The Storytelling Panel at Dragon Con 2015 had some all-stars from BioWare, Origin, CIG, and even Felicia Day. One of the interesting statements made was that “it’s hard to write interactive dialog.” I’m not specifically sure who said it, but, it’s something that really struck hard with me because it’s very much true. I was recently sitting down reading Gravity’s Rainbow, an excellent piece of fiction, but it’s not nearly the same as an epic story told through a video game.
In the panel, there were a lot of discussion around the idea that novel writing and video game writing is two different species. People go to school to learn how to write great novels, but that doesn’t translate into interactive dialog and telling stories through text and dialog trees. You can write an amazing manuscript, but that won’t work when you put a player in a choose your own adventure setting, where their attention span may only be one or two sentences at a time, max, and every dialog sequence in which players make a choice, modifies the story greatly.
I think I want to sort of pontificate on this idea of how true it is. A good book, like Wheel of Time, is an experience that is translated directly from text to your imagination. Television, plays, etc. engages your eyes, imaging the text for you, acting out all of the details. A video game though, is a mixture of the two. You’re the hero, or anti-hero, or Murloc or whatever you want to be. You’re controlling their actions, making their choices, and the story isn’t told linearly, especially in modern gaming where even if there is a linear story, there are often additional components that you could or could not find out about.
Take Fallout 3/New Vegas for instance. There not only is the main story, but tons of additional side quests. Depending on who you talk to, who lives, who dies, and how everything plays out, you could end up with a completely different second half of the game than someone else. It all has to be satisfying, and it all has to align to your choices. If you make the choice to obliterate a faction, then later in the game the consequence of that has to align with so very much.
Let’s use a fictional example. Let’s say that the character decides to destroy the Cookie Monster Crew in the name of Elmo’s Crusaders, the story now diverts. The Cookie Monster Crew is no longer anywhere where they would be later in the game. Now, the story divulges. You have in many games 10 to 50 to 100s of these choices, and then if it’s an MMO, add in the fact you have to consider people playing with each other and the need to allow everyone to quest together.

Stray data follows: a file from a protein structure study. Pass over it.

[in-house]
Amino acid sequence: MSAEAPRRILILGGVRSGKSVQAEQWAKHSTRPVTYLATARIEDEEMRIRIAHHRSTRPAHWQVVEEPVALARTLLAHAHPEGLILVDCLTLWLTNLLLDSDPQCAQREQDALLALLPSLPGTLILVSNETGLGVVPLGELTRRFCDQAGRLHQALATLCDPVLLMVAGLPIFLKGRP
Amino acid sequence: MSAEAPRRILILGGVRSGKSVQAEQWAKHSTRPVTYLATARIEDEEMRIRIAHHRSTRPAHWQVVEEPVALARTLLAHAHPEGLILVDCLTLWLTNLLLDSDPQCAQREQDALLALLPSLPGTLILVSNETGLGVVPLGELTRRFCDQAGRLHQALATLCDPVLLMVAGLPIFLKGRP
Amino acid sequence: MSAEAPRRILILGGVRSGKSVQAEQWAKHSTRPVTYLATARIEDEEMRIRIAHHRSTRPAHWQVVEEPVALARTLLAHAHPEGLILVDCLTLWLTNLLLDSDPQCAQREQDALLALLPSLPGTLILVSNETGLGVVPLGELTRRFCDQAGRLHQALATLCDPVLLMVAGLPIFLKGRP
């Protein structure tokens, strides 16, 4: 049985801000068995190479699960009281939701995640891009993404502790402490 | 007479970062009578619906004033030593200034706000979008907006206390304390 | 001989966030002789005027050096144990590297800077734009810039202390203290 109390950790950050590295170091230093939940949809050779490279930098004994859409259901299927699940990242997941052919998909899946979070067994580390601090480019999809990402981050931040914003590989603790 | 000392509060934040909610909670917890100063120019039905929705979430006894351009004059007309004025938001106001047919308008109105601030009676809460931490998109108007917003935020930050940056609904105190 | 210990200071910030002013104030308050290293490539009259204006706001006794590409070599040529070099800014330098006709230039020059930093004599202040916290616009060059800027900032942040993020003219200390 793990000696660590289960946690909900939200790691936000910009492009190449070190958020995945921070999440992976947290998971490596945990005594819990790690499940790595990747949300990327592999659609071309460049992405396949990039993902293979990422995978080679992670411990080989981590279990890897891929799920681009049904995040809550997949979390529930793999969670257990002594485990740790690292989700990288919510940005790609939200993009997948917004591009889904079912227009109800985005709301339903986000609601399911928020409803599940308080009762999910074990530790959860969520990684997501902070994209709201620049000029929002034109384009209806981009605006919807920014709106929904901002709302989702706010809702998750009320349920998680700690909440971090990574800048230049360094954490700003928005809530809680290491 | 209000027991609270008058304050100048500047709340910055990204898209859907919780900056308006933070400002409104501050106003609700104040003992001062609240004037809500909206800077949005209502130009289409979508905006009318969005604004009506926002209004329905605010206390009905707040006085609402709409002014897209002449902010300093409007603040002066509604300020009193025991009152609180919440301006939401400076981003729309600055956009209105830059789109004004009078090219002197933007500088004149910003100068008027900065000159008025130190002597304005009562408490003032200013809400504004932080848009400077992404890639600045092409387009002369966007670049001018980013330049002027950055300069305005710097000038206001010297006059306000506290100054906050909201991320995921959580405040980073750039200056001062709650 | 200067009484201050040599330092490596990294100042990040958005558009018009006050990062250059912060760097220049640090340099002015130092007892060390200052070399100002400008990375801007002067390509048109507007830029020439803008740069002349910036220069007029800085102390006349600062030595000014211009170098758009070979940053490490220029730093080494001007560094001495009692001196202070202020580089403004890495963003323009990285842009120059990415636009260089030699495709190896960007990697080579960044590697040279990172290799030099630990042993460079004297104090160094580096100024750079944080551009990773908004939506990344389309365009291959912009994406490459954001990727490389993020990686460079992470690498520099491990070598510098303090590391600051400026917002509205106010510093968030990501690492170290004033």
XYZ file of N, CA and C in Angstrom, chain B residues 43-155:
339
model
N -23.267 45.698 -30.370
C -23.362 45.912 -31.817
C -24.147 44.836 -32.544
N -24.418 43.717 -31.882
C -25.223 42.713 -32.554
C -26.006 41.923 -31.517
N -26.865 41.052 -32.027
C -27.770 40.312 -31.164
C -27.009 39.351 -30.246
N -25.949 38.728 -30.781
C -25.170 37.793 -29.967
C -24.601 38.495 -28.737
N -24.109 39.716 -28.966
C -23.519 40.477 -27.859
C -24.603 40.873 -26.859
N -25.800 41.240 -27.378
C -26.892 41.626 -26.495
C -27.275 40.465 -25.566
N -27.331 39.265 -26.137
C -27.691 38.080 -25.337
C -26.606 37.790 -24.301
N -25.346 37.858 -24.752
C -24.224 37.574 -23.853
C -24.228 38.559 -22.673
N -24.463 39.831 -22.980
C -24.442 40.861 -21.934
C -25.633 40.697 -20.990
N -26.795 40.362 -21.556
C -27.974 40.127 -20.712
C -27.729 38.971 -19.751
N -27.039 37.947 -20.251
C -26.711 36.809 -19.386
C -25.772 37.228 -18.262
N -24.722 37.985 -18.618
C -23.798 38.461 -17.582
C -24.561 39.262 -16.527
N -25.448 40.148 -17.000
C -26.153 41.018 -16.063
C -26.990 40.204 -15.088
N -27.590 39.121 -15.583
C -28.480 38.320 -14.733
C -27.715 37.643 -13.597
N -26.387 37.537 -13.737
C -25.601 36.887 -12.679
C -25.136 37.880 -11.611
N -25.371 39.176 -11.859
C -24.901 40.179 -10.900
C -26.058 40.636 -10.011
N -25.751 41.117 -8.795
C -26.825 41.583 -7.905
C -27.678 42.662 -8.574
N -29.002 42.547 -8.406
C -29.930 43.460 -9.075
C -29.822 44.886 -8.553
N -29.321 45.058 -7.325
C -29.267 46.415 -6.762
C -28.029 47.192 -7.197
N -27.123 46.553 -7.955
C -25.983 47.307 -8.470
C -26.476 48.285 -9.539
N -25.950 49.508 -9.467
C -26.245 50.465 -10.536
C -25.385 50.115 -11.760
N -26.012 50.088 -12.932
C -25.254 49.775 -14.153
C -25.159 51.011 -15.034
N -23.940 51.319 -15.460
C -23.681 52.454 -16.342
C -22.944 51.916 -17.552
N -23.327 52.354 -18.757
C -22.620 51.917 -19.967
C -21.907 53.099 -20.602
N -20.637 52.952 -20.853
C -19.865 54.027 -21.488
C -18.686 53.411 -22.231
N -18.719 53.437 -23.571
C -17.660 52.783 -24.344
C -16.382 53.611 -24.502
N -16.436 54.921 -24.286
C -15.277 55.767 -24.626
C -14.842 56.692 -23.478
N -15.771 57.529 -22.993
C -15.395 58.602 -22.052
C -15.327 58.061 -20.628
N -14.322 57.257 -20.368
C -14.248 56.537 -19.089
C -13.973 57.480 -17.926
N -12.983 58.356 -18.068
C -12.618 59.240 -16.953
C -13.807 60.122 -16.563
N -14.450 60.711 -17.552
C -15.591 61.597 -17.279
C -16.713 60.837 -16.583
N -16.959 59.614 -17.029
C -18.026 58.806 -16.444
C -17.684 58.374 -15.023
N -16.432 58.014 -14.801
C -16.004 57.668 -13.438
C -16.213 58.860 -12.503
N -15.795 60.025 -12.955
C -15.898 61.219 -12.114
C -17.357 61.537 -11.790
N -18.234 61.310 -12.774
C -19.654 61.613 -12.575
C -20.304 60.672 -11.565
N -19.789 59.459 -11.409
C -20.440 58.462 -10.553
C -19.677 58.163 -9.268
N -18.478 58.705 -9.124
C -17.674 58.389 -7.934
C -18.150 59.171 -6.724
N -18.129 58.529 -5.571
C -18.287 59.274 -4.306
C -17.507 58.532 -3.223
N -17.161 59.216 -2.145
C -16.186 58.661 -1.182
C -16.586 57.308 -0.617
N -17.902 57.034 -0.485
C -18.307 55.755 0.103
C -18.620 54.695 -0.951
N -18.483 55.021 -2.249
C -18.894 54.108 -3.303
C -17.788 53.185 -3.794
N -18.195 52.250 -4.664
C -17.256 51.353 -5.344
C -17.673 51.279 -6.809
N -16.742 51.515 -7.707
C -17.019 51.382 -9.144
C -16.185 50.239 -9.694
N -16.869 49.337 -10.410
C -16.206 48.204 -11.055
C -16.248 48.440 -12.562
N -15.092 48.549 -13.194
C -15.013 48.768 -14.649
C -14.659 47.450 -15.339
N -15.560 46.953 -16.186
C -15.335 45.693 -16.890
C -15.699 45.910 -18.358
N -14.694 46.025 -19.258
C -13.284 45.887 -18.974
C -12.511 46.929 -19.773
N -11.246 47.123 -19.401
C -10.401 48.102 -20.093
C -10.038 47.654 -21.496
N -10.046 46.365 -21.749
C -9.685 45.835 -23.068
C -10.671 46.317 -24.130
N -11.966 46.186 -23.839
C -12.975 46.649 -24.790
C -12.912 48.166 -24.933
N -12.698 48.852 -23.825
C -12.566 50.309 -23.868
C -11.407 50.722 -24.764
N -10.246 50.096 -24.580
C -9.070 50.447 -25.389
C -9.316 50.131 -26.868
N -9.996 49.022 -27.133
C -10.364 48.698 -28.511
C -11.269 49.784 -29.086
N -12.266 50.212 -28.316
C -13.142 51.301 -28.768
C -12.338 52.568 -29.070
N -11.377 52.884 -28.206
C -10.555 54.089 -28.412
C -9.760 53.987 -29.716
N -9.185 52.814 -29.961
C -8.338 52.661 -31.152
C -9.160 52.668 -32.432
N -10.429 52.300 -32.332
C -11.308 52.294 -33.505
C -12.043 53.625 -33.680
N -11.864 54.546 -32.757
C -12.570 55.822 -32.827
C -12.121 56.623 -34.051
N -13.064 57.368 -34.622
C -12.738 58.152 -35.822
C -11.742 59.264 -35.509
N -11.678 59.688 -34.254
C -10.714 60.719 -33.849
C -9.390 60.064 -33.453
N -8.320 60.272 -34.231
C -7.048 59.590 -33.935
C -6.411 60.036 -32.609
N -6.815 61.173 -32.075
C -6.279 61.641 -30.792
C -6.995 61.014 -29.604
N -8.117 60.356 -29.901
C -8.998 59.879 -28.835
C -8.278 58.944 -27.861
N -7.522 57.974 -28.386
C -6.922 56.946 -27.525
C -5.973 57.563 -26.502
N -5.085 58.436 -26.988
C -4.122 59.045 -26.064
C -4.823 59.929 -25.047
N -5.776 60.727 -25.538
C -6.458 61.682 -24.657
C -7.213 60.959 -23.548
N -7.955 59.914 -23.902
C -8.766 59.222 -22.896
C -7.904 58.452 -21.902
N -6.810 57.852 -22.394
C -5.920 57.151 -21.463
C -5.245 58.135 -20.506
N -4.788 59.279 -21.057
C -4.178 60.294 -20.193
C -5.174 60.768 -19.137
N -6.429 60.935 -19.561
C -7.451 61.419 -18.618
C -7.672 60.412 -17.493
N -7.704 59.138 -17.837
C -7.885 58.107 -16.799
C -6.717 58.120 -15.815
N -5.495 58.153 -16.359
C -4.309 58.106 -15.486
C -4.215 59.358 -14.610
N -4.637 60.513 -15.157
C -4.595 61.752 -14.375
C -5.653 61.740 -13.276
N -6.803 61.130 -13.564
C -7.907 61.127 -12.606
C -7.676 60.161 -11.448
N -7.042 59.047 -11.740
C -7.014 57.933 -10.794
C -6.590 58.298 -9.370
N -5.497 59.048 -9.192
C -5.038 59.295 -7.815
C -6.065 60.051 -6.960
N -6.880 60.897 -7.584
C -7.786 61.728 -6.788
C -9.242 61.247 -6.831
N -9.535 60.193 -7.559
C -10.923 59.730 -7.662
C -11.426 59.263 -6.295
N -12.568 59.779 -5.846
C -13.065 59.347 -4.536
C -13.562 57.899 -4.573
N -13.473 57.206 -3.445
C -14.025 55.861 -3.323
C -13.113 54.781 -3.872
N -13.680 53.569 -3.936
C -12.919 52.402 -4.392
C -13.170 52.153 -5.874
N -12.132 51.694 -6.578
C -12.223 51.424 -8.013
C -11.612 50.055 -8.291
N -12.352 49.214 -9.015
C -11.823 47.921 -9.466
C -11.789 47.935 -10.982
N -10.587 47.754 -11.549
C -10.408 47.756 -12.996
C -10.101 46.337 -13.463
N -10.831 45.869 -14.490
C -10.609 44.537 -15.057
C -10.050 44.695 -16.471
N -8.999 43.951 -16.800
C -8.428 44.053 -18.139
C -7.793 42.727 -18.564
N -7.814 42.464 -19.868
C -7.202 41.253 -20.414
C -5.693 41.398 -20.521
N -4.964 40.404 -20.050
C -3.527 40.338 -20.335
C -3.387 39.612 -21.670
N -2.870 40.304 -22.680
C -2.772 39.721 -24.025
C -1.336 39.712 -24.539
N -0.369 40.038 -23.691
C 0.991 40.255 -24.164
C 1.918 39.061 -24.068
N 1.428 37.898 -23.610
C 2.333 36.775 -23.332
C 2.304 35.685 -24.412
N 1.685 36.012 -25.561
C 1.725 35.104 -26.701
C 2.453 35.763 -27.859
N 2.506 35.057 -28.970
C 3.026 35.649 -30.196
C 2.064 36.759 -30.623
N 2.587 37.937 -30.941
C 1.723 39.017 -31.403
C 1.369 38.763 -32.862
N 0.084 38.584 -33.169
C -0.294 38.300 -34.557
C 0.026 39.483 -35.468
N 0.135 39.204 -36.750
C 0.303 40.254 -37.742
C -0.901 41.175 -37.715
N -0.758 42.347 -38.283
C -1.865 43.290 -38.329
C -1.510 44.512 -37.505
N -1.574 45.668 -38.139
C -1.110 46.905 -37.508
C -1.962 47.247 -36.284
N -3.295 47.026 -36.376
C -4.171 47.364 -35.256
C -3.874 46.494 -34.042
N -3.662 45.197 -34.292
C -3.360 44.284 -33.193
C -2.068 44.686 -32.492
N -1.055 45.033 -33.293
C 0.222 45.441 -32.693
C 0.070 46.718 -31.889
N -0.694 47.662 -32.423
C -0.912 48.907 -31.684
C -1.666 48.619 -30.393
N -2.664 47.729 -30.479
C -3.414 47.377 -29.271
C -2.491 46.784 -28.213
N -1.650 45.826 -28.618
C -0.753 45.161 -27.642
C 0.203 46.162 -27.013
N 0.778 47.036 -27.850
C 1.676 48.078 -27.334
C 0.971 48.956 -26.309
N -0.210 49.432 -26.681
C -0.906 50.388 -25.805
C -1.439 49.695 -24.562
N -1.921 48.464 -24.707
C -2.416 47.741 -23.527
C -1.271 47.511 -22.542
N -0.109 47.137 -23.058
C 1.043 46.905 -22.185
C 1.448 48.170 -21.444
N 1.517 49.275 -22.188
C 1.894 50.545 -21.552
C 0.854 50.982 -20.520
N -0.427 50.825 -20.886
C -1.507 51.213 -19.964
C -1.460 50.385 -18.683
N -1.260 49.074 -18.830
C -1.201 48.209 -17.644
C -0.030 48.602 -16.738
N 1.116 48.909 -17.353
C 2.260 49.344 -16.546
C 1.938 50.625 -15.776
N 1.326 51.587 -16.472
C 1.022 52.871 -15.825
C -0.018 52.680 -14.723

This can be not only complicated, but requires a different kind of thought cycle on the writing side. If you let the Cookie Monster Crew fade into obscurity, then the cookie factory will either shut down or need someone else to run it (these could even be the choice of the player). Cookie production, where the cookies go later in the game, and the consequences can quickly stack, as this repeats over and over. Considering the Fallout Wiki is primarily dedicated to if, what, when, where, why of where NPCs are.
I think that it’s something we should pay attention to – not only in colleges that are putting more and more video game courses together, but also the appreciation of a good modern game story that blends all of the players choices into a cohesive story that engages and immerses you, without any seams (like Mass Effect, Fallout, etc.).
There is so much to talk about in regards to game story making, but I just want to highlight the point that telling an interactive story is hard – not to devalue the difficulty in other narratives, but to highlight how non-traditional branching storylines are. Choose your adventure books are a great example, but the fidelity of a choose your own adventure book is quickly decreasing as game stories branch out more and player choices mean even more.
It even impacts modern MMOs. Both The Elder Scrolls Online and Star Wars: The Old Republic have storylines that modify by your choices. SWTOR not as much as TESO, but still there is a lot of choice involved and a lot of different branching storylines. It’s so desirable that players constantly ask it of every new MMO, Star Citizen’s Squadron 42 will have branching storylines (as far as I know) and even Shroud of the Avatar focuses a lot on making the story immersive and giving players choice in who they interact with.
I think it’s not only a very interesting point, but again something we should all look at, appreciate, and is something any video game story writer should consider when trying to break into the industry, the specific difference between novels, manuscripts, and then say writing for a BioWare game.
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